Despite everything that had been done to save them, the quolls were still dying. And this time, it wasn’t for the expected reason.
Quolls are small Australian mammals that superficially resemble ferrets, but are more closely related to kangaroos and koalas. Being hunters, they tackle all kinds of small prey. But if they attack cane toads—large invasive amphibians that were introduced to Australia in the 1930s—they get a mouthful of poison, and inevitably die from violent seizures and heart attacks. As the toads spread through the continent, the northern quoll—the smallest of the six species—started disappearing. In some places, 90 percent of them vanished. In other sites, they went completely extinct.
To save the species, conservationists collected 64 northern quolls in 2003 and relocated them to two toad-free Australian islands: Pobassoo and Astell. In these sanctuaries, the animals flourished. Within a decade, they had become so abundant that scientists began to think about reintroducing them to their former homes. Ben Phillips, from the University of Melbourne, started training the island-born quolls to avoid cane toads by feeding them with toad sausages laced with noxious chemicals. Sure enough, when released on the mainland, the trained quolls avoided the toads, while untrained individuals quickly died. The plan was coming together.
“But we encountered a new problem,” says Chris Jolly, who’s also from the University of Melbourne and works with Phillips on the reintroduction project. “We were losing the quolls to predators. I would be radio-tracking the quolls and sometimes, I’d end up radio-tracking a dingo with a GPS collar in its belly.”
Dingoes are feral dogs that have been in Australia for around 3,500 years, and quolls have had plenty of time to adapt to their presence. But island-born quolls, which had never encountered dingoes, have no instinctive fear of them—or of other lethal threats, like cats. In an experiment, Jolly showed that mainland quolls mostly stayed away from food sources that were laced with hair from dingoes or cats, while island-born quolls were largely unperturbed.
More surprisingly, the offspring of the mainland and island quolls showed roughly the same pattern as their parents, even though all of them had been raised in captivity and none of them had experience of predators. Those born to mainland parents were wary of eau de dingo; those born to island parents were not. This suggests that the quolls’ aversion to predators is at least partly genetic. It’s an innate trait that the island population has lost.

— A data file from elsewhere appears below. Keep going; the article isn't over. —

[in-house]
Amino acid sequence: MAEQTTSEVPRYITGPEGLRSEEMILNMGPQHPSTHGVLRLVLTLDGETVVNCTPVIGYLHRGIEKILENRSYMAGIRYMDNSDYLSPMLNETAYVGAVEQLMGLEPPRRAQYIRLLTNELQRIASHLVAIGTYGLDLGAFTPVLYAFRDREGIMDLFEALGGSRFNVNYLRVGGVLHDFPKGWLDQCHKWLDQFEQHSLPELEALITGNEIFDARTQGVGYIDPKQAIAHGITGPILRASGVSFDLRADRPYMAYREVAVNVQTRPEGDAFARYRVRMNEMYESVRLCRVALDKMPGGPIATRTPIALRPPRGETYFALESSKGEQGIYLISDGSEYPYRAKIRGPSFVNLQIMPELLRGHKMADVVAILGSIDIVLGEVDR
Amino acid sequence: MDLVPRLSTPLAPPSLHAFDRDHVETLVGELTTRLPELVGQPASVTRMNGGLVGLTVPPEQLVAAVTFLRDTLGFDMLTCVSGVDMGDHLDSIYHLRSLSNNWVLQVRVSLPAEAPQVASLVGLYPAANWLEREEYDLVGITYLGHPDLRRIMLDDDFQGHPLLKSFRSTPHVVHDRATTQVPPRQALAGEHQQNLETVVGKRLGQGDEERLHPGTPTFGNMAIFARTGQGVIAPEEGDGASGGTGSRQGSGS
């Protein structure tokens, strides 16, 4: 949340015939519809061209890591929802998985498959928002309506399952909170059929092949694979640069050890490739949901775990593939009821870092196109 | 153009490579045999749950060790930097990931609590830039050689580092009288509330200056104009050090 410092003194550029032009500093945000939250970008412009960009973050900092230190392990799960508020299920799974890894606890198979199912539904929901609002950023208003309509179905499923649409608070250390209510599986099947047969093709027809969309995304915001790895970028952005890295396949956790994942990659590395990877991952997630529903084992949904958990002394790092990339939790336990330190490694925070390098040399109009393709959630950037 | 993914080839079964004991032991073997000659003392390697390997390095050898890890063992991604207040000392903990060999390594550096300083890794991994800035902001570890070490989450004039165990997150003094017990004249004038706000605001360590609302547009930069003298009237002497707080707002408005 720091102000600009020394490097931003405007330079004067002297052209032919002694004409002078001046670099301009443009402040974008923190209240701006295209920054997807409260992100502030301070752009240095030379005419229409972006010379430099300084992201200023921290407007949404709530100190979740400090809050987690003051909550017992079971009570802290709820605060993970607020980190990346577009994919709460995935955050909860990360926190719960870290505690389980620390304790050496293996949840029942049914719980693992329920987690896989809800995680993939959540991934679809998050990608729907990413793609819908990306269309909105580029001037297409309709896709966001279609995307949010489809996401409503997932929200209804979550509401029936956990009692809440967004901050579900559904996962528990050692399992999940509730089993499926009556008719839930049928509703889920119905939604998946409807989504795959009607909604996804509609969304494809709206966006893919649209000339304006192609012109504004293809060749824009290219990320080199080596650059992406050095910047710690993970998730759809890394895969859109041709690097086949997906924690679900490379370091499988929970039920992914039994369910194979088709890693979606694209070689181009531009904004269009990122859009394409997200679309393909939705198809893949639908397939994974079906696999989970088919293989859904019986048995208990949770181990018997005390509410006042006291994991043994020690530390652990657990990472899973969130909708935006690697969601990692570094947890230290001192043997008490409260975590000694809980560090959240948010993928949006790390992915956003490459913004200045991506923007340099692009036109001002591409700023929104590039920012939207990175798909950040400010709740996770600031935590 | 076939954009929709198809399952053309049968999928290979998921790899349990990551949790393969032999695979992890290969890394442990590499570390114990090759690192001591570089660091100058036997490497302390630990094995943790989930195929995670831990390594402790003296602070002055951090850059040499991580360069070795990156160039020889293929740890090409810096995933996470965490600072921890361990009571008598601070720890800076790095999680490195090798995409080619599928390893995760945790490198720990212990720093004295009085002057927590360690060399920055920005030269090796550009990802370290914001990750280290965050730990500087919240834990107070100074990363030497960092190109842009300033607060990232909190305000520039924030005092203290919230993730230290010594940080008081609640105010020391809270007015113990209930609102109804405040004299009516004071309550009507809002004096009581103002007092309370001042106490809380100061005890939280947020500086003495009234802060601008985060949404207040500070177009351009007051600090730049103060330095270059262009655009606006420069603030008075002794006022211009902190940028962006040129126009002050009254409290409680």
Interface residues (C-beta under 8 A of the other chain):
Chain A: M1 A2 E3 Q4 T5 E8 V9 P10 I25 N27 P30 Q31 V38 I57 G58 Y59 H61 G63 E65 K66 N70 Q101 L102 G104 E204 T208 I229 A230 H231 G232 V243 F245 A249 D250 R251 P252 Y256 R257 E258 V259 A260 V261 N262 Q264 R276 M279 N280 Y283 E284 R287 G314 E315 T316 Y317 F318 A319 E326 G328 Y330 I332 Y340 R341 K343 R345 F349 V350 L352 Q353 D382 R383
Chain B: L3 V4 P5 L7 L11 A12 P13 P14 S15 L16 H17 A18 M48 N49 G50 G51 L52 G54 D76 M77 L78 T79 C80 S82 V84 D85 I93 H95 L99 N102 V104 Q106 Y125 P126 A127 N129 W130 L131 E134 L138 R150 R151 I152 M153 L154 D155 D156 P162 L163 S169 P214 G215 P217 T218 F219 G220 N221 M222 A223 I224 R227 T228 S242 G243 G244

“From a conservation perspective, this isn’t good news,” says Melanie Massaro, from Charles Sturt University. “When these predator-naïve animals are reintroduced into an environment where predators are present, they are easy prey.”
On predator-free islands, animals often evolve into tamer versions of their mainland ancestors. But scientists tend to assume that this process is slow, taking place over timescales that are irrelevant for conservation. The quolls suggest otherwise. Northern quolls live for just a year, and 13 generations have come and gone on Astell and Pobassoo Islands. That’s all it took for these animals to lose their fear of dingoes, creating a population that is now ill-suited to life on the mainland. “It’s surprising,” says Jolly.
How could this change have happened so quickly? Jolly suspects that the quoll’s anti-predator instincts were linked to other psychological traits, like timidity and risk aversion, that proved too costly on their island homes. Astell and Pobassoo are small places with few types of prey. The relocated quolls soon multiplied beyond the ability of the islands to sustain them, and many were forced to find new sources of foods.
“When we collected these quolls, many of them had completely worn down their teeth from eating hermit crabs and foraging out in the reef,” says Jolly. “Only the very boldest of these animals would have survived and passed on their genes.” Perhaps this unforgiving filter—this survival of the boldest—kept out the genetic variants that made quolls wary of dingoes and other threats.
“In Australia, we’re focusing too much on separating native species from exotic predators, and putting them on islands and behind exclusion fences,” says Katherine Moseby, from the University of New South Wales. “These are great insurance populations, but unless we aim for future coexistence, we are just exacerbating prey naivety and making the problem worse.”
Moseby and her colleagues have been trying to address this problem in an unusual way. They raised endangered marsupials like bilbies and bettongs in fenced enclosures that also contain a small number of neutered cats. The cats kill some of the marsupials, but the survivors retain the ability to avoid these predators, and are more likely to survive when reintroduced.
This strategy “removes the least capable of those animals from the population,” says Jolly. “In the short term, it’s not the prettiest thing to lose some of the animals you’re trying to conserve. But if it’s the animals’ interests in the long term, I think it’s a necessary evil.”
Moseby says that people should consider doing the same thing on islands: introducing neutered cats to direct the evolution of the sheltered species. “While this is unpalatable to many conservationists, the evidence is mounting for a change in the way we manage our threatened species,” adds Moseby.
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